Portal to the Egyptian God Ra - Remote Bridging
Ra-Horakhty was the ancient Egyptian deity of the sun. By the Fifth Dynasty, in the 25th and 24th centuries BC, he had become one of the most important gods in ancient Egyptian religion, identified primarily with the noon-day sun.
Ra ruled in all parts of the created world: the sky, the earth, and the underworld. He was believed to have ruled as the first pharaoh of Ancient Egypt. He was the god of the sun, order, kings and the sky.
Ra was portrayed as a falcon and shared characteristics with the sky-god Horus. At times the two deities were merged as Ra-Horakhty, "Ra, who is Horus of the Two Horizons". In the New Kingdom, when the god Amun rose to prominence he was fused with Ra as Amun-Ra.
As the first sunrise, he often emerged as a shining bird or golden child from the watery chaos of Nun. As the supreme deity of the ancient Egyptian pantheon, Ra represented the warmth and nourishment necessary for the growth of crops and the sustenance of all life.
His power was so great that he was often depicted as a falcon-headed man, towering above the other gods.
Hidden Name: One of his most important powers was derived from his hidden name, which was believed to hold great mystical power. According to myth, if someone were able to learn and speak Ra’s hidden name, they would be able to control him and wield his power for their own purposes.
Power of Creation: Another important power of Ra was the power of creation. Ra was believed to have created the world and all of its inhabitants, and was thus seen as the ultimate source of life and vitality. This power was closely tied to his role as the god of the sun, as the sun was seen as a source of warmth and nourishment for the world.
Sun and Light: Ra was also associated with the power of the sun and light. As the god of the sun, Ra was believed to control the daily cycle of light and darkness, and was seen as the source of warmth and light for the world. This power was closely tied to his role as the god of kings, as the sun was seen as a symbol of power and strength.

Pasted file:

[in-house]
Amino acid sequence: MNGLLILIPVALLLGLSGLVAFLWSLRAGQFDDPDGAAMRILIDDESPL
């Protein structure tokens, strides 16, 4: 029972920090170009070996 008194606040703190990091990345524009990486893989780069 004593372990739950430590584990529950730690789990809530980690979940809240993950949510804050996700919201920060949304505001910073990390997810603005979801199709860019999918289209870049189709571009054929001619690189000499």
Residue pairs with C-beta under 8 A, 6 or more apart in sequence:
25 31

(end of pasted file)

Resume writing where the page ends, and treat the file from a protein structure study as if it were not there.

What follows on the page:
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Despite the passing of time, the influence of Ra can still be seen in many aspects of modern culture.
Ra originated in Heliopolis, a city known to the Greeks as the “city of the sun god” and called Iunu by the Egyptians.
Today, Heliopolis is a suburb of Cairo.
The worship of Ra and the importance of the sun in ancient Egyptian religion can be traced back to the city’s very name, which literally means “city of the sun” in Greek.
The sun god’s association with Heliopolis was so strong that the city became one of the most important religious centers in ancient Egypt.
Ra was often associated with Maat, the goddess of balance and order, and was typically represented with a solar disk above his head.
He was often depicted as a man with the head of a falcon, holding a scepter and an ankh.
In some depictions, Ra was portrayed as a scarab beetle, as the scarab pushing dung across the desert symbolized the journey of the sun.
Ra traveled in a boat called the Atet, which carried him across the sky each day.
Ra was a powerful god who was revered by the ancient Egyptians for his role in the daily cycle of the sun.
He was seen as a symbol of order and stability, and was often invoked by pharaohs to bring them strength and power.
Despite his great power, Ra was also associated with justice and balance, making him a well-rounded and important deity in the ancient Egyptian pantheon.
Relationship with Other Gods
In ancient Egyptian mythology, Ra was often depicted as having four souls:
It was sometimes said that Ra would merge with Osiris during his journey through the Underworld, becoming the “United One.”
In some myths, Ra was portrayed as an old man who was unable to prevent treachery among his family.
Isis, Ra’s daughter, eventually tricks him by poisoning him and then having him reveal his secret name to her so that she might heal him, thus robbing him of his power.
In other stories, Ra was portrayed as a vengeful god who created Sekmet to destroy many of the humans, but later regretted his actions.
Ra was associated with several symbols that were often used to represent him:
Solar Disk: The most prominent of these symbols was the solar disk, which was often depicted above Ra’s head. This symbolized his role as the god of the sun and the source of light and warmth for the world.
Ankh: Another important symbol associated with Ra was the ankh, which was a hieroglyphic symbol that represented life and the afterlife. Ra was often depicted holding an ankh, which was seen as a symbol of his power to give and sustain life.
Scarab Beetle: The scarab beetle was also a symbol of Ra, as the scarab was believed to push the sun across the sky each day. In some depictions, Ra was portrayed as a scarab beetle, which further emphasized his connection to the sun and its daily journey across the sky.
The Falcon: The falcon was also a common symbol of Ra, as the falcon was a powerful and majestic bird that was closely associated with the sun. Ra was often depicted with the head of a falcon, which further emphasized his connection to the sun and its power.
Overall, the symbols associated with Ra were closely tied to his role as the god of the sun and his connection to the daily cycle of light and warmth.
These symbols helped the ancient Egyptians to understand and visualize the power and majesty of Ra, and they continue to be important symbols in the mythology of ancient Egypt.